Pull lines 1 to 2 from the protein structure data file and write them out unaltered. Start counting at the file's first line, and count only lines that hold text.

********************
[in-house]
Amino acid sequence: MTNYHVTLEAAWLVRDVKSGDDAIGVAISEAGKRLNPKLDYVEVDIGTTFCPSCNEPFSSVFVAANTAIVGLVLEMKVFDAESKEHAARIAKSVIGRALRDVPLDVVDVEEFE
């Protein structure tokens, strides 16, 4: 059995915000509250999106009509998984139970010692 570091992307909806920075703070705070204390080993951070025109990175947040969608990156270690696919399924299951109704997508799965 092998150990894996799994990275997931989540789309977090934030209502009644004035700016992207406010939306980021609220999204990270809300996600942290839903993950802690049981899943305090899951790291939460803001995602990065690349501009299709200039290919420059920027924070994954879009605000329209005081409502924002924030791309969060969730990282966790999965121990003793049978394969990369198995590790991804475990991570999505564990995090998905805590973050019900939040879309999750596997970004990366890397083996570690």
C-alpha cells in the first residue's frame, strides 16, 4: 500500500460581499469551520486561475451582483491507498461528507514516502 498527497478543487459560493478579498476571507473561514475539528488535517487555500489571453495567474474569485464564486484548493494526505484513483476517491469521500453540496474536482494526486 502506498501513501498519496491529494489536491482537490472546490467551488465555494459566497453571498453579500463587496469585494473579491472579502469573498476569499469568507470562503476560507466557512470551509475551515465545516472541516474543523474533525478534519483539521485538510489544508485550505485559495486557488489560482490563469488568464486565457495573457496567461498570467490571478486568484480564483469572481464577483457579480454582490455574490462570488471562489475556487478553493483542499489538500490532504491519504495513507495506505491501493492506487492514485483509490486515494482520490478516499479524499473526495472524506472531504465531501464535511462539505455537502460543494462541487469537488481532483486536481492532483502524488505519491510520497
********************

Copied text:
[in-house]
Amino acid sequence: MTNYHVTLEAAWLVRDVKSGDDAIGVAISEAGKRLNPKLDYVEVDIGTTFCPSCNEPFSSVFVAANTAIVGLVLEMKVFDAESKEHAARIAKSVIGRALRDVPLDVVDVEEFE